The dramatic slump in the price of oil was underlined on Tuesday when BP revealed that its underlying profits for 2015 were halved and that it was cutting its global workforce by another 3,000.
Last year, BP cut 4,000 upstream jobs
and announced another 4,000 would go elsewhere in the group. The latest announcement means 7,000 will lose their jobs across the board over the next two years in the downstream arm, including refining, marketing and distribution.
Bob Dudley, BP group chief executive, said, "We are continuing to move rapidly to adapt and rebalance BP for the changing environment."
The company said its annual underlying profits fell by 51 per cent last year to $5.9 billion compared to $12.1 billion in 2014.
Underlying profits in the fourth quarter dropped to $196 million compared to $2.2 billion in the same quarter the year before.
Overall, BP posted an annual loss of $5.2 billion – its largest for more than 20 years – after writing down the value of its global assets because of the drop in the worth of its oil and gas reserves.
Michael Hewson, chief market analyst at CMC Markets, commented, "Oil and gas companies have had a tough time in the last two years. This morning's results from BP have added to the gloom surrounding the sector.
"While the dividend has been maintained the question now is whether it will continue to be so given that energy prices still show no signs of finding a base. As it stands BP had already announced 4,000 job losses earlier this year, with 600 in the North Sea as well as further capital expenditure cuts in an attempt to ride out the storm, but there is a worry that with a dividend yield of 7.3 per cent and a dividend cover of 0.5 it could be susceptible to a cut in the coming months, particularly given how bad this morning's results are.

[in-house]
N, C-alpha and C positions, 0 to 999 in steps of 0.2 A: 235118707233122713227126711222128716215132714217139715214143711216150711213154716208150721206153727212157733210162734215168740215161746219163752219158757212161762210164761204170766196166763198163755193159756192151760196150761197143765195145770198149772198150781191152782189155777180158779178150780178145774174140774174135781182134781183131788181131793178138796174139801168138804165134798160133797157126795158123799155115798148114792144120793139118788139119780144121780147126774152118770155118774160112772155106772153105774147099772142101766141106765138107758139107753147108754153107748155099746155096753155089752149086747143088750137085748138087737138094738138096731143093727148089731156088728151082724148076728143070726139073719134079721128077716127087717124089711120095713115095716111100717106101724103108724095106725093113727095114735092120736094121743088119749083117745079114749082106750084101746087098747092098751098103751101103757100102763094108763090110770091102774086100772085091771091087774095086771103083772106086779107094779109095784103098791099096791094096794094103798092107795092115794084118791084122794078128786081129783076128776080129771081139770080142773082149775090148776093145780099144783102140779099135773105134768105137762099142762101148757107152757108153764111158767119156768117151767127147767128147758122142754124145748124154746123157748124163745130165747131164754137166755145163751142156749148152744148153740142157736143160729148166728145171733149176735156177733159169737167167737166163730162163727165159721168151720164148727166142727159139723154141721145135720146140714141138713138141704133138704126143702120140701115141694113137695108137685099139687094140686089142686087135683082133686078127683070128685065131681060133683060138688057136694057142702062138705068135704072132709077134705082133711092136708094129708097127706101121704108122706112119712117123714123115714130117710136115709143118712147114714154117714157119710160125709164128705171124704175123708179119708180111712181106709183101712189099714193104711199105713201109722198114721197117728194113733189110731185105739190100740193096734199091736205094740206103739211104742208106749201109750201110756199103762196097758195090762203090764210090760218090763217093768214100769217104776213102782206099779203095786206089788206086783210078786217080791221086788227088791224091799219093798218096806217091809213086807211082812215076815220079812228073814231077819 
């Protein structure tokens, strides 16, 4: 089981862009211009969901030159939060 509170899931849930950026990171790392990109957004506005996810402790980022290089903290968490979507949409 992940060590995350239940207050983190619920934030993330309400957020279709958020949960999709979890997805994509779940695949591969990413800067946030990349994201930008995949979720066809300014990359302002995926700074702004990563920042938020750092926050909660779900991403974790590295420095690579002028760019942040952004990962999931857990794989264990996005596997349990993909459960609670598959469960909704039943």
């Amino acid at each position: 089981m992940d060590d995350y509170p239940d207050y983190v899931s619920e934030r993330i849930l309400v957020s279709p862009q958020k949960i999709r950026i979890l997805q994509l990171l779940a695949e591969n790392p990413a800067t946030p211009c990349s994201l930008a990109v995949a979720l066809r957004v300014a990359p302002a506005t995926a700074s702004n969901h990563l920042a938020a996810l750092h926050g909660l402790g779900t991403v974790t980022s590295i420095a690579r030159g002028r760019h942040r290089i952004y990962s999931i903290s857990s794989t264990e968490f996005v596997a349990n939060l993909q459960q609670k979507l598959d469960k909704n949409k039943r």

"Bob Dudley will be particularly keen to ensure that the dividend remains untouched having finally restored it in the wake of the Gulf of Mexico disaster, having made the company much leaner since taking over the reins.
"But with average oil prices still trading at multi-year lows so far this year, the question that now needs to be asked is how long can BP sustain the dividend at current levels, without an imminent pick up in oil prices – how many more jobs will BP need to cut from its already reduced 80,000 workforce in the coming months in order to sustain its payout against a backdrop of a possible ratings downgrade, and lower energy prices for longer?"
Last year, BP has sold off $10 billion of assets and slashed annual costs by $3.4 billion. This year, another $5 billion of assets are expected as the company attempts to reduce annual costs by up to $7 billion by 2017.
BP admitted that the future would be "challenging" although Mr Dudley maintained that the company was making good progress in managing and lowering costs and capital spending.
Last week, Chevron announced its first quarterly loss in more than 13 years while Shell, which reports its full-year results on Thursday, has warned in a trading statement that its underlying profits could be halved.
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